While I’m fortunate to say I’m currently working, as a freelancer, I know what it’s like to hunt for work. When companies aren’t hiring, contacts are holding out, and income has stalled, well-meaning friends and loved ones sometimes put etiquette in the corner when trying to “help you out.” But more often than not, the well-meaning reactions and responses to “I’m out of work,” fall neatly into the bin labeled Crass, Clueless, and/or Just Plain Obnoxious.
First, there are a few things to understand. When hearing a friend or loved one utter those four dreaded words (alternatively known as, “I’m looking for work,” “I got laid off,” or “The band broke up.”), recognize that:
- Your unemployed friend already knows they have to treat job hunting like a full-time job.
- They know they need to network “more.”
- They know they need to tweak their resume(s) and write customized cover letters for each application.
- They know they should apply to headhunters, Monster.com, career coaches, etc.
- They have thought about going back to school or taking continuing ed classes.
- And more importantly, they are very likely sick to death of thinking about finding work!
Here, then, is a short guide to chatting with unemployed people. It’s intended to help employed folks (like you) avoid embarrassing yourselves in front of such citizens, and, moreover, to help you avoid embarrassing, annoying, or angering them with crass, clueless, and/or just plain obnoxious comments. In contrast, you can then shine in your ability to respond to the dreaded four words with grace, compassion, and cluefulness. Yes, I made up that word.
Ten Things NOT to Say to an Unemployed Person
1. “Oh, you poor thing.”
Condescension does not usually engender kindness in response. Your friend is a grown-up, not a kitten that got stepped on.
2. “That’s awesome! You don’t have to work!”
Best to leave it to your unemployed friend to decide whether it’s awesome or not.
3. “It would suck not to have health insurance.”
4. “But don’t you have money from your stock options / dead grandfather / ex-husband / etc.?”
Unless you are your friend’s personal financial advisor and you work on a retainer, it is best never to make assumptions or ask questions like this about anyone’s financial situation (this also applies to employed friends, retired friends, etc.). You might think they have a lot of money on the side, but they also might have student loans, medical bills they don’t want to tell you about, or $100k in debt to the mob. Plus, it’s just really rude.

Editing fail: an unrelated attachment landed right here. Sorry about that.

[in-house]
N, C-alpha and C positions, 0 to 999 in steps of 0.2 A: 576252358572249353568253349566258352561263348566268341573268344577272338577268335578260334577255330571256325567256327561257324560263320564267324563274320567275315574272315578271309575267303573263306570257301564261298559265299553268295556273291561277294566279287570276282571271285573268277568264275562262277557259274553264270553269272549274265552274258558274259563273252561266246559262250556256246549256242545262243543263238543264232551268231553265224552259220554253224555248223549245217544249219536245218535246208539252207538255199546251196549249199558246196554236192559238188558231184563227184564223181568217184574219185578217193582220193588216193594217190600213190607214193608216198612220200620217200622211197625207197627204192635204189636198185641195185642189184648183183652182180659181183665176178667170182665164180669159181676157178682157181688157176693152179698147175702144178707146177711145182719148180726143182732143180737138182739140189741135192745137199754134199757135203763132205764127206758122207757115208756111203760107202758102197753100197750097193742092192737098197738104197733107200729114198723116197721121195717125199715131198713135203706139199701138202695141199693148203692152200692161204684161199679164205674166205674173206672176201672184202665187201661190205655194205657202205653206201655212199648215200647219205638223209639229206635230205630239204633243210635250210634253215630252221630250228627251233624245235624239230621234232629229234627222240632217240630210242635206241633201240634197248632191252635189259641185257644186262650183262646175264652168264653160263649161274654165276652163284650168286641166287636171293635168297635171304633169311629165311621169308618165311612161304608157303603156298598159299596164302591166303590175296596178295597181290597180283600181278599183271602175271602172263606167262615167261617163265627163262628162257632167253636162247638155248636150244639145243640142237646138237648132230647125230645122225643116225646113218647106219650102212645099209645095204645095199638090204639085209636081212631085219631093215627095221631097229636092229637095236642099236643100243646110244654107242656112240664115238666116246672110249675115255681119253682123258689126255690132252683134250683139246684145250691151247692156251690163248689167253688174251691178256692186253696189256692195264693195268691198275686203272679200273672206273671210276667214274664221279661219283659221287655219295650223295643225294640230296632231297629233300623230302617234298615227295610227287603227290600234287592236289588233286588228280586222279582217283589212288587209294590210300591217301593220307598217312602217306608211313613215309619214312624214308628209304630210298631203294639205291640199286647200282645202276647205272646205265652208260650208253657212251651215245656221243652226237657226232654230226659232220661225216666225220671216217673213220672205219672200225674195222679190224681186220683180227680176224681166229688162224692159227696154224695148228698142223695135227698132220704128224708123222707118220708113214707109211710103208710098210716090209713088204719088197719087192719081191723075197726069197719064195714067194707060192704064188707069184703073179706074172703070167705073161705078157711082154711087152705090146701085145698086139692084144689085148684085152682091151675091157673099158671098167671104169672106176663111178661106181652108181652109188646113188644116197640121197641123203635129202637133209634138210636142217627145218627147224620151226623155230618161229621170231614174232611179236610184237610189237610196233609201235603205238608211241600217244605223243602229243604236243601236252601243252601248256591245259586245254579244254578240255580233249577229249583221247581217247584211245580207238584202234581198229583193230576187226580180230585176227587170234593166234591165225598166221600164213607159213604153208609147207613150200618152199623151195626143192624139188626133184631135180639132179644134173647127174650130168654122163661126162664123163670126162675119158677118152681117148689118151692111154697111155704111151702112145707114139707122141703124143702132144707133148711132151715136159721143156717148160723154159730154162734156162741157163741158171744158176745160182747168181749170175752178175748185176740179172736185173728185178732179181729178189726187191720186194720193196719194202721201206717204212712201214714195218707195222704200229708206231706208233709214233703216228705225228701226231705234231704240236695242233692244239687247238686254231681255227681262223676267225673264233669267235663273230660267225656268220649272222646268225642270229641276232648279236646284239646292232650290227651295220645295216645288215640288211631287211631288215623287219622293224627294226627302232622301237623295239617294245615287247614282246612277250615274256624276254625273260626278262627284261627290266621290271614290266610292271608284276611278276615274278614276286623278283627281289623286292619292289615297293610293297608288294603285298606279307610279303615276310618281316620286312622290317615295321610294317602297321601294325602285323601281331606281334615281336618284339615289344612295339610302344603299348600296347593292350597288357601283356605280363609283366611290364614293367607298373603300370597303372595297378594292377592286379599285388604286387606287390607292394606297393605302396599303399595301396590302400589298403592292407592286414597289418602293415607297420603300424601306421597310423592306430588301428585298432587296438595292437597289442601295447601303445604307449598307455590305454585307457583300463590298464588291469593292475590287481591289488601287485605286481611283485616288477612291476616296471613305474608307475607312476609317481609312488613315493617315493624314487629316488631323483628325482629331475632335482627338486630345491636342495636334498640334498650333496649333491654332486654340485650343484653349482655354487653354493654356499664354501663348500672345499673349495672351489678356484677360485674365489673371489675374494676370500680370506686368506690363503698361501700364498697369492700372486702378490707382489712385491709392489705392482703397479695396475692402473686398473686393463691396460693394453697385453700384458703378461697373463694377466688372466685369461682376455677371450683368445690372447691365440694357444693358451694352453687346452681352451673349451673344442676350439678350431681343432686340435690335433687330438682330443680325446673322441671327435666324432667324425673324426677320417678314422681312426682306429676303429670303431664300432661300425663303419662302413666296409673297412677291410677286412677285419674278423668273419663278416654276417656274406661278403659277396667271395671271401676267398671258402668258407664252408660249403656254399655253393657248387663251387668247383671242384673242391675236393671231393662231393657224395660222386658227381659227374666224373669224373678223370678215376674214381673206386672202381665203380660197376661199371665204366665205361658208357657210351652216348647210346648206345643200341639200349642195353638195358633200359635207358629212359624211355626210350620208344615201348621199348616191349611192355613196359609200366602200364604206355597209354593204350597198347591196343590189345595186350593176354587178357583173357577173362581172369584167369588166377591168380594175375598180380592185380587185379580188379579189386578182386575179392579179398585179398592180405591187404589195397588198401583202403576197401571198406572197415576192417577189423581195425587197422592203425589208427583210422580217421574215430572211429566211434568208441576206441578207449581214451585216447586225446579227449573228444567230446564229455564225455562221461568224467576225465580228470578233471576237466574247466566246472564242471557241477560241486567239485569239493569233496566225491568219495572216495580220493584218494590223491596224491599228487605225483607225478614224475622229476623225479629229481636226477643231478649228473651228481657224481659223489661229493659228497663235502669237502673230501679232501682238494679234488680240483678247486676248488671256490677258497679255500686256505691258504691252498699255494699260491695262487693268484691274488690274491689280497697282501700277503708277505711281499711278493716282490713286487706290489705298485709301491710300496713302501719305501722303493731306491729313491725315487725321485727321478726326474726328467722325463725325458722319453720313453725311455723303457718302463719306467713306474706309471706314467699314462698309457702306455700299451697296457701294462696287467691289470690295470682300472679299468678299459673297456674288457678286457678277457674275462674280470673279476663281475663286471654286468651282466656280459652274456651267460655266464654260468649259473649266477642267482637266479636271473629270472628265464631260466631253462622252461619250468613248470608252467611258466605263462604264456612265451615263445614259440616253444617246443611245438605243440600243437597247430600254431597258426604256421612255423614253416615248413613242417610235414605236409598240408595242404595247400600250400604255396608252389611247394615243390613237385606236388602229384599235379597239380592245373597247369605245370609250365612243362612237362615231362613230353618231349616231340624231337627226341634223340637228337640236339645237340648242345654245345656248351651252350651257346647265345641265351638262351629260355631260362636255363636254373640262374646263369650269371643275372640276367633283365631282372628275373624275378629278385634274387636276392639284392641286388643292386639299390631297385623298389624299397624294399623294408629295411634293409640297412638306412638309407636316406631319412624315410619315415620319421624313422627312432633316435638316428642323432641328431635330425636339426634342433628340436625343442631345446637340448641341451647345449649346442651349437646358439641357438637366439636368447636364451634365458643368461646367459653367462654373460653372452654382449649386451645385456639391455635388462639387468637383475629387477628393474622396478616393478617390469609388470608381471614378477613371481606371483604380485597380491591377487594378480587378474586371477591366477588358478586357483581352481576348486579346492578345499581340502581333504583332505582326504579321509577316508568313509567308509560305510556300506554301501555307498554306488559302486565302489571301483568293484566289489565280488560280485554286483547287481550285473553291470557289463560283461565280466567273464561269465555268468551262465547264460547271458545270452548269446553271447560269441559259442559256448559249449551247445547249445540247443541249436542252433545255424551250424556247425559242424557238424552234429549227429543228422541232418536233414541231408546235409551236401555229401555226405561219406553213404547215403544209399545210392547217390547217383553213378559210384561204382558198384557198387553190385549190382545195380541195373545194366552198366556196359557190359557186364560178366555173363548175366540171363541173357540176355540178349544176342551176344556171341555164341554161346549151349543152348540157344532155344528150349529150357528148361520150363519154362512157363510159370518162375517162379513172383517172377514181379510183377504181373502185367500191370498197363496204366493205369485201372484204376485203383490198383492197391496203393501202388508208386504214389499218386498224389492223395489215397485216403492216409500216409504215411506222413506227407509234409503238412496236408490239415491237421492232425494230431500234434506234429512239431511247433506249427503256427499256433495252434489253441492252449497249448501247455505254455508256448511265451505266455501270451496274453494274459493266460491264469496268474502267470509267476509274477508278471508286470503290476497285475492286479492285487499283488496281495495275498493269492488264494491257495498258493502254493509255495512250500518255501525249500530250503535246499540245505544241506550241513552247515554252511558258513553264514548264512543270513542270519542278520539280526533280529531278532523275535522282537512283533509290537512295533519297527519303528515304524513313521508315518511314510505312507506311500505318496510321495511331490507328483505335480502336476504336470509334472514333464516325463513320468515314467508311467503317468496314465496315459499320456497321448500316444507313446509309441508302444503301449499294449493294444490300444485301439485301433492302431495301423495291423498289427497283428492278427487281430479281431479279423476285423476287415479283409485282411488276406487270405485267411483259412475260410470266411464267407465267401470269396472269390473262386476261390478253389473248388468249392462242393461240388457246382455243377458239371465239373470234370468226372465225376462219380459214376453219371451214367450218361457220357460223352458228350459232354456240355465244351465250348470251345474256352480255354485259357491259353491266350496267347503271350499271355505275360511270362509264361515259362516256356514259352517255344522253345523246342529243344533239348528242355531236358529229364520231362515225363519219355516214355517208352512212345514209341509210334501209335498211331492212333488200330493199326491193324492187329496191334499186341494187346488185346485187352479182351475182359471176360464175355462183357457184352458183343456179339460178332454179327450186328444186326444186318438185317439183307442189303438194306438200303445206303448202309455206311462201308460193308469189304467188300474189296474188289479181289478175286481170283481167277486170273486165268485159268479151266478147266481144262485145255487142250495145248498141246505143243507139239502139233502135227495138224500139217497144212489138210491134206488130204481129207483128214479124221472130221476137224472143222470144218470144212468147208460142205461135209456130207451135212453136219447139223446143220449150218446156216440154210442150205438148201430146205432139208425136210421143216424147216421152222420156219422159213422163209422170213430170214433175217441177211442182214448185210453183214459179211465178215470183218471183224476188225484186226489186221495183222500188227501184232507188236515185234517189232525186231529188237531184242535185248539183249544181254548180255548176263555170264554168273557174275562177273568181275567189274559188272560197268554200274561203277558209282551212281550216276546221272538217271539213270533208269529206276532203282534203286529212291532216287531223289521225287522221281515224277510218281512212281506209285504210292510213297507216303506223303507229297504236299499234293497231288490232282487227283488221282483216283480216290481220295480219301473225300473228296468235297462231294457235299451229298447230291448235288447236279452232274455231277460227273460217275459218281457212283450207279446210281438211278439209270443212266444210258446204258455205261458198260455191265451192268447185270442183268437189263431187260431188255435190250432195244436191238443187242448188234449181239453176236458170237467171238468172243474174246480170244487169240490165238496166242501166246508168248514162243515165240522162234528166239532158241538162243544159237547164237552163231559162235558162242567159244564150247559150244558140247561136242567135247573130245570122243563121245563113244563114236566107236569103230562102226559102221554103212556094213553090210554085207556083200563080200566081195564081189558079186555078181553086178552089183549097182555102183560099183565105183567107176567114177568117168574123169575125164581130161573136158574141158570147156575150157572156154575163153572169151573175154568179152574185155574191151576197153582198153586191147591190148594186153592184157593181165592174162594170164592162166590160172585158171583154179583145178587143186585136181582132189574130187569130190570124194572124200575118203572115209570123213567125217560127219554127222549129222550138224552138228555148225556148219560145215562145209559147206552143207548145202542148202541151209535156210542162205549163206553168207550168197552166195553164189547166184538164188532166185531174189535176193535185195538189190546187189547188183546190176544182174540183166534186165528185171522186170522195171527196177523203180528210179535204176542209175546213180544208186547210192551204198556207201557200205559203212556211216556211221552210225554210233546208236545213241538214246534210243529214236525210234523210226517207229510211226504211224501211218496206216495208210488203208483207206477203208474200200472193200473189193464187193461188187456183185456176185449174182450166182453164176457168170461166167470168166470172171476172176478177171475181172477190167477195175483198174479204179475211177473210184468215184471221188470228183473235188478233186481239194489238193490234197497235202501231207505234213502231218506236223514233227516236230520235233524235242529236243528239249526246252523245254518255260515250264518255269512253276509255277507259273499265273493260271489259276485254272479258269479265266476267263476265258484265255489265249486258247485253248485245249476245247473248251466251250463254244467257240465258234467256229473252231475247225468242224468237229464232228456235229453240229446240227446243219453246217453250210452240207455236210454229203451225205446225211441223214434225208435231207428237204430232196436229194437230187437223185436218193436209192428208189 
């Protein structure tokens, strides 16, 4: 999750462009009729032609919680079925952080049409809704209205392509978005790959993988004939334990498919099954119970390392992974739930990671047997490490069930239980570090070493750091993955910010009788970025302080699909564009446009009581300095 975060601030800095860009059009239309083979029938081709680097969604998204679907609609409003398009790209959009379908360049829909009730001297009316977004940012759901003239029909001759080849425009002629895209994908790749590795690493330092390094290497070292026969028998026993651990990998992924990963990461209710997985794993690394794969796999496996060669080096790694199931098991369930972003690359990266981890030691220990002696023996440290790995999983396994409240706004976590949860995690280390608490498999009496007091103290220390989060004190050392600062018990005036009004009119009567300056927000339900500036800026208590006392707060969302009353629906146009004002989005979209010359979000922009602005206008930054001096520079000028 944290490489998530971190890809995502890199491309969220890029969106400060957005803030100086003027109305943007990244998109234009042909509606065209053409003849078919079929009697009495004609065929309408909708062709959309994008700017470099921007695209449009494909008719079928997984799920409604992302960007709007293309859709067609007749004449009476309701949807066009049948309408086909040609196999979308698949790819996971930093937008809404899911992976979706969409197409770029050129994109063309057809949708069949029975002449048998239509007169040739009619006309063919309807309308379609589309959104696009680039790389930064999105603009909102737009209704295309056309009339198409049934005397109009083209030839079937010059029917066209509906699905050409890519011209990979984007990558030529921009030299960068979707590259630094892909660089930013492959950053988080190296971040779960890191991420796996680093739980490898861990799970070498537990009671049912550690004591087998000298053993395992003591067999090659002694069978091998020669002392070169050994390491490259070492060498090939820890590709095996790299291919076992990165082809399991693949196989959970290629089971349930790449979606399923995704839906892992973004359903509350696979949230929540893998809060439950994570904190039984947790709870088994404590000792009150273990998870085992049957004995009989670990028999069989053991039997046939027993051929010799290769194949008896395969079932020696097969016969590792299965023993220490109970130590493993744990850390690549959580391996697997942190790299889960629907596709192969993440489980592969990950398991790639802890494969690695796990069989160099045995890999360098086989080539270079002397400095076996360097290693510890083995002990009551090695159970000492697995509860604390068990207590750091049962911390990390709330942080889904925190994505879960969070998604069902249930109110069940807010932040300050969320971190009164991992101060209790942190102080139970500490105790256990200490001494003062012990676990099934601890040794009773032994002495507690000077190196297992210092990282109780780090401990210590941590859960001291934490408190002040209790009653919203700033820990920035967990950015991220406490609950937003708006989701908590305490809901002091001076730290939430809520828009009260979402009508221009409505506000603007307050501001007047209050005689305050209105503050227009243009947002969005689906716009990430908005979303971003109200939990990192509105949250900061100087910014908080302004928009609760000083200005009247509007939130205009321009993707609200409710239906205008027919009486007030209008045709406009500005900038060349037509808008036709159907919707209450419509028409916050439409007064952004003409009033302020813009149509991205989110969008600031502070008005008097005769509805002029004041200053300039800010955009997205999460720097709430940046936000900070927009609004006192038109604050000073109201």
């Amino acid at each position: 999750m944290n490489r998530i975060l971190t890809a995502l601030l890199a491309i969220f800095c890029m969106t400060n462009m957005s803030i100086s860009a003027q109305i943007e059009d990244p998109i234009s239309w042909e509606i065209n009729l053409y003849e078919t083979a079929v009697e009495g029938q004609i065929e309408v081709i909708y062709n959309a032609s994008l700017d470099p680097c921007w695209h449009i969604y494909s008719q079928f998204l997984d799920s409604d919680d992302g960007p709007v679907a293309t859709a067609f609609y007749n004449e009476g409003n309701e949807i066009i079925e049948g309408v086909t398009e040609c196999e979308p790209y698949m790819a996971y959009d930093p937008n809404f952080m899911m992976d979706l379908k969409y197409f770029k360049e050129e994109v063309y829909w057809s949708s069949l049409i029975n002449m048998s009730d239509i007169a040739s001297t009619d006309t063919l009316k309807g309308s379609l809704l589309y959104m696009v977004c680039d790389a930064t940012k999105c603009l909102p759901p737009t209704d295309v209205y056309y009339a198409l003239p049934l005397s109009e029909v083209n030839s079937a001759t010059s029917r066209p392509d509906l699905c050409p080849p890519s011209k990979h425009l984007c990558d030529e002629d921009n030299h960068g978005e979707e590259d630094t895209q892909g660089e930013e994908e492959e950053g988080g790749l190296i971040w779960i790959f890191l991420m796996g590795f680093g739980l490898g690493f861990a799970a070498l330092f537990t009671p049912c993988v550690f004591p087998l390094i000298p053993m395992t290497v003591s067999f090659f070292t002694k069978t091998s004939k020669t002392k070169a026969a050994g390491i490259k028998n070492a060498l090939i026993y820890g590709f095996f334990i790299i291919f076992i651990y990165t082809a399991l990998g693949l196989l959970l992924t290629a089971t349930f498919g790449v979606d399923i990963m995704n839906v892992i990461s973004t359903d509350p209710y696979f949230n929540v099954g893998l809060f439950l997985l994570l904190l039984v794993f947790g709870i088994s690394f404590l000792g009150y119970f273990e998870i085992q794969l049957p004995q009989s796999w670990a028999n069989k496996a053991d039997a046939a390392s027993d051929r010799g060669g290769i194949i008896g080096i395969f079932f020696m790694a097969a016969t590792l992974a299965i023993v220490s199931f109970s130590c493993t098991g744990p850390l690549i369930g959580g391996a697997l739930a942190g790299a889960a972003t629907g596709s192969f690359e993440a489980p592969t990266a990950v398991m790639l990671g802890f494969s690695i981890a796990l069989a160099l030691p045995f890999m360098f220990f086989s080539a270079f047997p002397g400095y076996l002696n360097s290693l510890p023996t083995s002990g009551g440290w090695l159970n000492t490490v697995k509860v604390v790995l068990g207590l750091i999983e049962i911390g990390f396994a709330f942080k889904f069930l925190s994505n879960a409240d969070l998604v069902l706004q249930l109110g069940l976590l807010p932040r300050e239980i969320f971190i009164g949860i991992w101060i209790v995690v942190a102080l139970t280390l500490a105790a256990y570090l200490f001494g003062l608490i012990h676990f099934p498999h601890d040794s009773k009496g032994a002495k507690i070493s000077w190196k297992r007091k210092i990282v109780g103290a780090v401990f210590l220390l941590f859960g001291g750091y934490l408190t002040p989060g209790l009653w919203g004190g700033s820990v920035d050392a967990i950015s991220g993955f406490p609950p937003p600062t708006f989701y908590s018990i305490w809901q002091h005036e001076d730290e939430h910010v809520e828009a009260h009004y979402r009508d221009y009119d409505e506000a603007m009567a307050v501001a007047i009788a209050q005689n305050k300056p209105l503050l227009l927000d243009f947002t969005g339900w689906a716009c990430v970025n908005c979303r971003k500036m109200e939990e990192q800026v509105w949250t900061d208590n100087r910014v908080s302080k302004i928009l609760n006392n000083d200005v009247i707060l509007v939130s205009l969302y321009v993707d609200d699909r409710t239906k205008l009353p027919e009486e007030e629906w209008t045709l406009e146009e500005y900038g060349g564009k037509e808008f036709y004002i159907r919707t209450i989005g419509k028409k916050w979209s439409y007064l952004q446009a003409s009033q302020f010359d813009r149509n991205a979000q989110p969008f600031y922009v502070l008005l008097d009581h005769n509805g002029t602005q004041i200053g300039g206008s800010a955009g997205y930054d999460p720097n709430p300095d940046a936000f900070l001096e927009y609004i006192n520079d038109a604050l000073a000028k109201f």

5. “Well, do you have to work?”
See #4, above. Also, unless you are explicitly offering sugar daddy/mama services, it is best to trust that when your friend says they’re looking for work, they mean it. It’s not up to you to care about their reasons why.
6. “What about blogging?”
Often asked by (and I hesitate to sound snotty here, but it’s really true) people who don’t actually know the difference between the unemployed person’s website, blog, Twitter feed, and Facebook status updates. What about blogging. Ultimately, it’s not really a question, but a philosophical musing better uttered as a statement instead of a question.
7. “Let’s go out to dinner! / go shopping! / get manicures! / have a spa day! / etc.!”
Try to remember your friend DOESN’T HAVE AN INCOME. Unless the suggestion is immediately followed by, “My treat!” ~ be gentle with this one.
8. “My friend’s company is hiring. They do computer sales / dog walking / carpentry.”
When offering your unemployed friend work, consider their skills, talents, and, of course, what type of work they’re looking for. If your friend’s company is hiring software salespeople but your unemployed friend is a pastry chef, your offer isn’t doing either friend any favors.
9. “What did you get X and Y for their wedding?”
Even if it’s a super-casual conversation, and assuming your friend can even afford to go to X and Y’s wedding, don’t ask. Leave it up to them to offer any information about spending habits.
10. “So, what do you do all day?”
Your friend, if they are truly looking for a job, is looking for a job all day. Just like you are at work, they are also at work: revising their resume, writing cover letters, carefully crafting introductory emails, and budgeting out the remainder of their dwindling accounts. They are scouring Craigslist, Monster, Mediabistro (or fill-in-the-blank industry website). They are listening to positive thinking MP3s to avoid scratching their eyeballs out. They are wondering what to do next, when it will all change, and how. They are wondering why their employed friends are so clueless toward them. They are planning how to walk to the Financial District, to avoid paying $6 in MUNI and BART fees. They are busy! They’re just not getting paid for it.
BONUS: “How nice, you finally have time to spend with your kids / dogs / novel / Netflix account / etc.!”
Again, think first. YOU might think it’s nice not to work, but leave it up to your unemployed friend to tell you whether they’re enjoying their funemployement… or whether they would really appreciate it if you could write them a Linkedin recommendation, instead.
Well, I hope that helps. If nothing else, maybe I’ve been able to reach a few of you who teeter on the edge of speaking without thinking and/or who have lots of unemployed friends. One size, of course, never fits all, so take what works for you and your personality and leave the rest. And if you’re currently employed, I sincerely hope you get some joy out of how you spend your days. Thanks for playing!
Have you ever had someone make a comment that made you just scratch your head in wonder?
Have you ever been unemployed? What are some ways you’ve dealt with it?